Sunday, May 12, 2024

Church of Wales' youngest ever bishop is consecrated

History was made Saturday when the youngest person ever to become a bishop in the Church in Wales was consecrated.

David Morris, 38, was anointed and received the symbols of the office of a bishop at a special service at Bangor Cathedral.

It follows his appointment in January as Assistant Bishop in the Diocese of Bangor. David takes the title of Bishop of Bardsey.

The warm spring sunshine shone as more than 300 people – family, friends, colleagues and guests representing churches and civic institutions across Wales and the UK – packed into the Cathedral for the service. 

Another 200 joined in online, watching the live-stream broadcast on YouTube.

During the service, David was anointed with holy oil and consecrated by his fellow bishops. He was also presented with the symbols of office: a bishop’s episcopal ring, a pectoral cross, a mitre, a Bible and a pastoral staff (crozier). 

 These were brought to him, for presentation, by members of his family. The ring, a gift from his parents, was brought by David’s mother, Hazel Morris. The cross from his fiancé Marc Penny, and the pastoral staff, a gift from Bishop David Yeoman, retired Assistant Bishop of Llandaff.

A fanfare sounded and there were cheers as David was then presented to the congregation to be welcomed as Bishop of Bardsey.

In his address, Canon Richard Lowndes, Formation Tutor at St Padarn’s Institute, described Bishop

David as a “consummate networker” who had touched many people’s lives, as shown in the number supporting him at the service. 

There were many joys of being a bishop and great times of celebration, he said. But there were also difficult days when they had to carry heavy burdens alone. 

He urged people to pray for all their bishops, focusing on them as shepherds and leaders, so that they may have the gifts of grace, holiness and love.

The choir sang a new anthem which was composed for the service. Words from an ancient poem written by Meilyr Brydydd about the island of Bardsey, were set to music by composer Simon Ogdon in the anthem, called Ynys Firain.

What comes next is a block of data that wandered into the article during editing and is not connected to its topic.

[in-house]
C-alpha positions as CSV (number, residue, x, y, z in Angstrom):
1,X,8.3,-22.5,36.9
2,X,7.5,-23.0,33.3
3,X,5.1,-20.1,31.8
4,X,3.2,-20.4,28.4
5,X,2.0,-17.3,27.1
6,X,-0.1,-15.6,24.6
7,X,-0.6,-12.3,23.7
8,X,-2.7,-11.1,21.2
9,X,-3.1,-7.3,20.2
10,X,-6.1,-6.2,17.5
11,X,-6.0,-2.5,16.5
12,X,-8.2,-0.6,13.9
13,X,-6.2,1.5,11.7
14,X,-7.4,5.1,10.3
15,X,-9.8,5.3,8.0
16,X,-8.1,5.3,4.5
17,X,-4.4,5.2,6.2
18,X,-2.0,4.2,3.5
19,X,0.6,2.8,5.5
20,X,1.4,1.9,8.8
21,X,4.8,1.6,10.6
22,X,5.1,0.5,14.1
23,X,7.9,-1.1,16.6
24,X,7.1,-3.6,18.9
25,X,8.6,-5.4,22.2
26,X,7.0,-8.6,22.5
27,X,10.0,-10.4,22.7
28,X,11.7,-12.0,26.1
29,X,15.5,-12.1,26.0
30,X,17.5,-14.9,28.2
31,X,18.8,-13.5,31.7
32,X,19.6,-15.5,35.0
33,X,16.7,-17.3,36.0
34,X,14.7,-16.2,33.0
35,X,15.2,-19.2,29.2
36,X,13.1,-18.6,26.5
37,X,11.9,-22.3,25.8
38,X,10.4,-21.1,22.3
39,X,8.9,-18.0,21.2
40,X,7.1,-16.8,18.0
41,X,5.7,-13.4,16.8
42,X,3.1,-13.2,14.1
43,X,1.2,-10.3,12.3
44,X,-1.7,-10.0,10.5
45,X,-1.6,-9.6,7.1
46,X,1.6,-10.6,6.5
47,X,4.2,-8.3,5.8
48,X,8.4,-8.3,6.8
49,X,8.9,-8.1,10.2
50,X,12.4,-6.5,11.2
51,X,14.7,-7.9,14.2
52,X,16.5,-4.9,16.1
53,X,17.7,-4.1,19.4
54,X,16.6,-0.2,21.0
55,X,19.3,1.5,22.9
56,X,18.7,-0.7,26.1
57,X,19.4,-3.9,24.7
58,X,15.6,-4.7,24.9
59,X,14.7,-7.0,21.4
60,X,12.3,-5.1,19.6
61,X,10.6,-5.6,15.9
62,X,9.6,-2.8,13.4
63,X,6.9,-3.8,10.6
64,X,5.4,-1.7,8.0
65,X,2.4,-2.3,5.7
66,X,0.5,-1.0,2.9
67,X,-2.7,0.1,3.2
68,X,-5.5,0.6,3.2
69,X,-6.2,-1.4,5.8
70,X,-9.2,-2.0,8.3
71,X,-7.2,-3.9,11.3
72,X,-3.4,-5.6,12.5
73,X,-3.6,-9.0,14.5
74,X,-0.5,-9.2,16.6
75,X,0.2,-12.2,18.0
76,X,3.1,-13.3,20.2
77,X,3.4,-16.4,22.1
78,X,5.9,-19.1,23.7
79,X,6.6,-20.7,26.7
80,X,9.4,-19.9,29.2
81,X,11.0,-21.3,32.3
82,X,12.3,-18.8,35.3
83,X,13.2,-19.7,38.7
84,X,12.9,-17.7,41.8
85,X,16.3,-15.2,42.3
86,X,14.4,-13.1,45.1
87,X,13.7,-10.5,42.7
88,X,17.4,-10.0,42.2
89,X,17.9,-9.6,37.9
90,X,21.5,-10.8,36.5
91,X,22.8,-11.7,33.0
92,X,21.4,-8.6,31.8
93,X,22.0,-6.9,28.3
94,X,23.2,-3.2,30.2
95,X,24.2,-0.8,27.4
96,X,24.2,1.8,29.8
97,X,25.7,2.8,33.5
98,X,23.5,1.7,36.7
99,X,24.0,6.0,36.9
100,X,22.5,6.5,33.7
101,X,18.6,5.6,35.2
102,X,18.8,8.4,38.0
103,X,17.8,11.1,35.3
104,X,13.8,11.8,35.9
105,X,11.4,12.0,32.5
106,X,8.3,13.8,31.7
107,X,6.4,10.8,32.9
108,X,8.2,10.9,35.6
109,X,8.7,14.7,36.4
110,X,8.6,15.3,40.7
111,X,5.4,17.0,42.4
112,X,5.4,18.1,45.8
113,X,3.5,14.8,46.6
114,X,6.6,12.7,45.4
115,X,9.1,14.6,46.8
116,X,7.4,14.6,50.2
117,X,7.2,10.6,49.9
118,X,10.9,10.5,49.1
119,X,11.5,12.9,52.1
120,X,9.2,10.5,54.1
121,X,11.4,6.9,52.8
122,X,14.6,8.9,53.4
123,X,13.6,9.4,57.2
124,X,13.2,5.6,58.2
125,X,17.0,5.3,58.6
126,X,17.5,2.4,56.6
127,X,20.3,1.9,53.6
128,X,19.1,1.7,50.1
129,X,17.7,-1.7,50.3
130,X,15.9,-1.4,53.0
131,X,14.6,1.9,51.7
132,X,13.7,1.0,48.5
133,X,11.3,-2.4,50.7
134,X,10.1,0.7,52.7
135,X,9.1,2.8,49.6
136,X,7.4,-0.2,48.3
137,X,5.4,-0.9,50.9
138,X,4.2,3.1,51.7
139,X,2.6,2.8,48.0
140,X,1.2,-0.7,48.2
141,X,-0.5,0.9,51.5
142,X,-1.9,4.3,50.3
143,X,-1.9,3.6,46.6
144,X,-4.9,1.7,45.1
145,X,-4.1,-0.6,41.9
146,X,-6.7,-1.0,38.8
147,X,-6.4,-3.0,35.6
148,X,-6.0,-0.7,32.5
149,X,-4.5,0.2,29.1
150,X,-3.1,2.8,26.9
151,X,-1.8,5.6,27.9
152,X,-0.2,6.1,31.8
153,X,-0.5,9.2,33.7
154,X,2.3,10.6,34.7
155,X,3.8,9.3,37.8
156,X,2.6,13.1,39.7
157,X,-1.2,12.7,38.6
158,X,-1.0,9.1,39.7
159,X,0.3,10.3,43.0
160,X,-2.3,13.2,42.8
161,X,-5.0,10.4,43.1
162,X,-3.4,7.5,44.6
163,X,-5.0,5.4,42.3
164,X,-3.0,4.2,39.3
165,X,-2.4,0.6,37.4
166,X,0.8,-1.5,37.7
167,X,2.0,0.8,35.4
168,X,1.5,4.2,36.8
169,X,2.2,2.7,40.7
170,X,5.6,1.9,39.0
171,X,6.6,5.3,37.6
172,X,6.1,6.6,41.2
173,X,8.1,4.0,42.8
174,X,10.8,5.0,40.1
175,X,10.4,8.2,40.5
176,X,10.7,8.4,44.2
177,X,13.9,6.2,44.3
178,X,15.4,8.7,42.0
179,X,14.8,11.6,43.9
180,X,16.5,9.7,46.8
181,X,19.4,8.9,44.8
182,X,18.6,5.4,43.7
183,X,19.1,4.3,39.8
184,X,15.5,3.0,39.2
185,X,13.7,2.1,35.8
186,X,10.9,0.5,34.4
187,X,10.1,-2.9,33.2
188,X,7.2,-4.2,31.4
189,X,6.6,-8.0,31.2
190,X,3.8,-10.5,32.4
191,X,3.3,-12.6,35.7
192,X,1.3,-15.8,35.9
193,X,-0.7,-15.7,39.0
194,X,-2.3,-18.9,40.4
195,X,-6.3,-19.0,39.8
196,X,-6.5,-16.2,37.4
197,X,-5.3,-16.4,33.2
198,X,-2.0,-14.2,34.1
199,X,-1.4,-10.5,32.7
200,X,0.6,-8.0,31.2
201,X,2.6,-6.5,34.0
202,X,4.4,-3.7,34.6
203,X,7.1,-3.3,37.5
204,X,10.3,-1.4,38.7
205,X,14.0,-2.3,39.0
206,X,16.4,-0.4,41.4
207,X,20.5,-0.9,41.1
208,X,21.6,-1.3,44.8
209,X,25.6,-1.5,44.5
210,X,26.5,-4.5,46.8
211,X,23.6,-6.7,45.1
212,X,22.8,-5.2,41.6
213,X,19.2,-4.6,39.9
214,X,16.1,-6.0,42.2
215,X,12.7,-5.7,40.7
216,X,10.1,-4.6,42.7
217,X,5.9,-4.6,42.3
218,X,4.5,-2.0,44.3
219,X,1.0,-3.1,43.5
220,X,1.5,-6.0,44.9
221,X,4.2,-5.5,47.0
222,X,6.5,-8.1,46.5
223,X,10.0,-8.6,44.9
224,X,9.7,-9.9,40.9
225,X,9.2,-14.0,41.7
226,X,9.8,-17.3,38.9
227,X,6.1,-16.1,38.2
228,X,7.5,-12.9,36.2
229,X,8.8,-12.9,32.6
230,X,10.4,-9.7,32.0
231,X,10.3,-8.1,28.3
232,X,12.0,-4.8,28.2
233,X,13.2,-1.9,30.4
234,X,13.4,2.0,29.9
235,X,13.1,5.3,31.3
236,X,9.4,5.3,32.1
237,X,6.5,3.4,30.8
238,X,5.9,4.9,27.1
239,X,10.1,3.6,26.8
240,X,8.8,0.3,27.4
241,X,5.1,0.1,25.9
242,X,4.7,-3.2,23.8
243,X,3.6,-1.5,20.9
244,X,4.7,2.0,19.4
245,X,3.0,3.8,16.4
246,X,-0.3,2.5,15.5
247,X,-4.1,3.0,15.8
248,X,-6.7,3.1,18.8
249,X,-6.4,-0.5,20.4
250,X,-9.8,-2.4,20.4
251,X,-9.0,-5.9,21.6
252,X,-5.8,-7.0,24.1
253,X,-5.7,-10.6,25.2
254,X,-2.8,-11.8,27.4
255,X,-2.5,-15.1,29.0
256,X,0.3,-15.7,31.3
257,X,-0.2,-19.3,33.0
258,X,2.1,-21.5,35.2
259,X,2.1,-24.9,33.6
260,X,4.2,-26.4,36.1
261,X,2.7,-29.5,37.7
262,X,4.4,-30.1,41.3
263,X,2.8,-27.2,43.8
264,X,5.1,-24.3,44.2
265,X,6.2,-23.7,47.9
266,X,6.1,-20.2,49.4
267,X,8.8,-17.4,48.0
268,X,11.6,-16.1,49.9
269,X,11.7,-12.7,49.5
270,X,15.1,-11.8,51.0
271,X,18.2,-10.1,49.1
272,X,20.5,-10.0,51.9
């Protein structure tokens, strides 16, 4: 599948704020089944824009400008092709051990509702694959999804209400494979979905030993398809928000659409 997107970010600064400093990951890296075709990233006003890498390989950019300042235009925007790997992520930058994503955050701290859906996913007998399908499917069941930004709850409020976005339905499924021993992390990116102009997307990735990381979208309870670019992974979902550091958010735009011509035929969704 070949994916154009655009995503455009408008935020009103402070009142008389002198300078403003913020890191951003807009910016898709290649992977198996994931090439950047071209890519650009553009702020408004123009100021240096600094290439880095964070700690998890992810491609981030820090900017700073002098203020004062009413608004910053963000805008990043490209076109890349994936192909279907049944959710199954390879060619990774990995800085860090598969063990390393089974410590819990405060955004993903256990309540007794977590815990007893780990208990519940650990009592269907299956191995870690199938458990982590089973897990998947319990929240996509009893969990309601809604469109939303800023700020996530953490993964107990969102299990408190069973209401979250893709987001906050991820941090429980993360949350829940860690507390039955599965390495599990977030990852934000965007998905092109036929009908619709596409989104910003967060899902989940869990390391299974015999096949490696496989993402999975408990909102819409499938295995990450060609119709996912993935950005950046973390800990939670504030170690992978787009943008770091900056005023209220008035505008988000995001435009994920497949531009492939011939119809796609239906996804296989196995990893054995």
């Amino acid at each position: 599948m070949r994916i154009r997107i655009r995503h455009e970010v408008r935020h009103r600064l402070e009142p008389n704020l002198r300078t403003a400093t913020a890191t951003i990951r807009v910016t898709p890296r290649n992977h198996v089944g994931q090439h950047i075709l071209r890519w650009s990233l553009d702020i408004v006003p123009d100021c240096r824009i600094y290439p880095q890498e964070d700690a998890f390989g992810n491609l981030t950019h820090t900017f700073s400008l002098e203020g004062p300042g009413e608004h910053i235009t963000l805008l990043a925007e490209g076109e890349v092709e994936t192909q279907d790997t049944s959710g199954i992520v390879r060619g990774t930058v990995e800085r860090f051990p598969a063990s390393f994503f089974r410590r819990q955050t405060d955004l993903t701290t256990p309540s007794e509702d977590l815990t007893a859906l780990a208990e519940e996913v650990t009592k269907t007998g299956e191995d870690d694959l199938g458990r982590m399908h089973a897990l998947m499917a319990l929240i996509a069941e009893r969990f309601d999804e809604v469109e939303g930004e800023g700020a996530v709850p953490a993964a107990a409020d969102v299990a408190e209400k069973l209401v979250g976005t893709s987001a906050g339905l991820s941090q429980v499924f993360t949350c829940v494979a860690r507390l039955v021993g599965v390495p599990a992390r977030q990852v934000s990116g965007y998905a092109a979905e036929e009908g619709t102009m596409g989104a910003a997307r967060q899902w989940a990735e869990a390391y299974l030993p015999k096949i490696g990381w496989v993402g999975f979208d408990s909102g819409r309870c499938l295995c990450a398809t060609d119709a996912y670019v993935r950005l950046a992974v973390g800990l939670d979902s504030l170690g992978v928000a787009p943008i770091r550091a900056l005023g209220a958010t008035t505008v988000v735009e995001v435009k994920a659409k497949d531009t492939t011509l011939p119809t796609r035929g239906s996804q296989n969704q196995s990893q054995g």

The Archbishop, Andrew John, said, “Today has been a happy and joyful day for the Diocese of Bangor and the Church in Wales. David brings an array of gifts to this ministry. He is a strong pastor and someone whom people trust and that is one of the great strengths of his ministry.” 

Bishop David said, “The consecration service has been absolutely wonderful. I have really felt supported and uplifted by family and friends and the whole church gathered. I am looking forward to my future ministry in this diocese working alongside the clergy and people and I thank everyone for their prayers and support.” 

Journey of Ministry

Originally from Cymmer in the Rhondda Valley, David Morris graduated in theology from the University of Wales, Bangor and trained for ministry at St Michael’s College, Llandaff, when he also completed a Master’s degree in theology. 

He was ordained as a priest in 2010 at Llandaff Cathedral by Bishop Barry Morgan (left) and served his curacy in Merthyr Tydfil. 

Two years later, David was appointed parish priest of Grangetown in Cardiff, where he served for seven years, and was also Vocations Advisor for Llandaff Diocese. 

In 2019, he was appointed Director of Ordinands for Llandaff Diocese and Vicar in the East Vale Ministry Area, in the Vale of Glamorgan. 

After three years, David moved to the Diocese of Bangor as Diocesan Director of Ministry and was also made Residentiary Canon of Bangor Cathedral.

David was made a Commander of the Order of St John in 2020 and has been actively involved with St John Ambulance Cymru as a chaplain since 2010; he was appointed Dean of the Priory for Wales in 2019 and a Trustee of the charity in 2020.